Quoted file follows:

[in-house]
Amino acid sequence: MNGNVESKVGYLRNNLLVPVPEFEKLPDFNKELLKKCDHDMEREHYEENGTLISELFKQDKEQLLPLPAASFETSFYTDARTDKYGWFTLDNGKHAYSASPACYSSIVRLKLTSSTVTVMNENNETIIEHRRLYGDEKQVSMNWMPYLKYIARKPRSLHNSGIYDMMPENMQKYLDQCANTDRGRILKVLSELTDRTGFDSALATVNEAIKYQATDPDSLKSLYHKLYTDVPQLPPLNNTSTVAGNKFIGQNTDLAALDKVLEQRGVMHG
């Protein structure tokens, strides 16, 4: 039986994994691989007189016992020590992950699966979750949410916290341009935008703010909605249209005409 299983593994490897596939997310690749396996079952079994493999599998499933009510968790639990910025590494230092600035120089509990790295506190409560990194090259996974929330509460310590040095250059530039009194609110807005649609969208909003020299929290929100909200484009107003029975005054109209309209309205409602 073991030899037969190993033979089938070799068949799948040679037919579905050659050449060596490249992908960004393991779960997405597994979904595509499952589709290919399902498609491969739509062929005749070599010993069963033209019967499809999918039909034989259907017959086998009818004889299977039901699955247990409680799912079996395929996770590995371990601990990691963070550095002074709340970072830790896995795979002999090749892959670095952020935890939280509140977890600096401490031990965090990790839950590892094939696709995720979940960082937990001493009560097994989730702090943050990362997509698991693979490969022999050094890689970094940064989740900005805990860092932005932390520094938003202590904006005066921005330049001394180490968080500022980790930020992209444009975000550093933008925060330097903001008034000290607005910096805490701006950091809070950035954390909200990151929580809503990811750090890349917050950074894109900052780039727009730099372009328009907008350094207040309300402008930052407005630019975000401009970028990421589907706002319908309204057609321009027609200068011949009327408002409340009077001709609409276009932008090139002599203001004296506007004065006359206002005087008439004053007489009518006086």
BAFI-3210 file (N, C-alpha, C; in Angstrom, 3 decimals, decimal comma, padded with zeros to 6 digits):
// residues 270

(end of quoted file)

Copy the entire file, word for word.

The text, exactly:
[in-house]
Amino acid sequence: MNGNVESKVGYLRNNLLVPVPEFEKLPDFNKELLKKCDHDMEREHYEENGTLISELFKQDKEQLLPLPAASFETSFYTDARTDKYGWFTLDNGKHAYSASPACYSSIVRLKLTSSTVTVMNENNETIIEHRRLYGDEKQVSMNWMPYLKYIARKPRSLHNSGIYDMMPENMQKYLDQCANTDRGRILKVLSELTDRTGFDSALATVNEAIKYQATDPDSLKSLYHKLYTDVPQLPPLNNTSTVAGNKFIGQNTDLAALDKVLEQRGVMHG
């Protein structure tokens, strides 16, 4: 039986994994691989007189016992020590992950699966979750949410916290341009935008703010909605249209005409 299983593994490897596939997310690749396996079952079994493999599998499933009510968790639990910025590494230092600035120089509990790295506190409560990194090259996974929330509460310590040095250059530039009194609110807005649609969208909003020299929290929100909200484009107003029975005054109209309209309205409602 073991030899037969190993033979089938070799068949799948040679037919579905050659050449060596490249992908960004393991779960997405597994979904595509499952589709290919399902498609491969739509062929005749070599010993069963033209019967499809999918039909034989259907017959086998009818004889299977039901699955247990409680799912079996395929996770590995371990601990990691963070550095002074709340970072830790896995795979002999090749892959670095952020935890939280509140977890600096401490031990965090990790839950590892094939696709995720979940960082937990001493009560097994989730702090943050990362997509698991693979490969022999050094890689970094940064989740900005805990860092932005932390520094938003202590904006005066921005330049001394180490968080500022980790930020992209444009975000550093933008925060330097903001008034000290607005910096805490701006950091809070950035954390909200990151929580809503990811750090890349917050950074894109900052780039727009730099372009328009907008350094207040309300402008930052407005630019975000401009970028990421589907706002319908309204057609321009027609200068011949009327408002409340009077001709609409276009932008090139002599203001004296506007004065006359206002005087008439004053007489009518006086």
BAFI-3210 file (N, C-alpha, C; in Angstrom, 3 decimals, decimal comma, padded with zeros to 6 digits):
// residues 270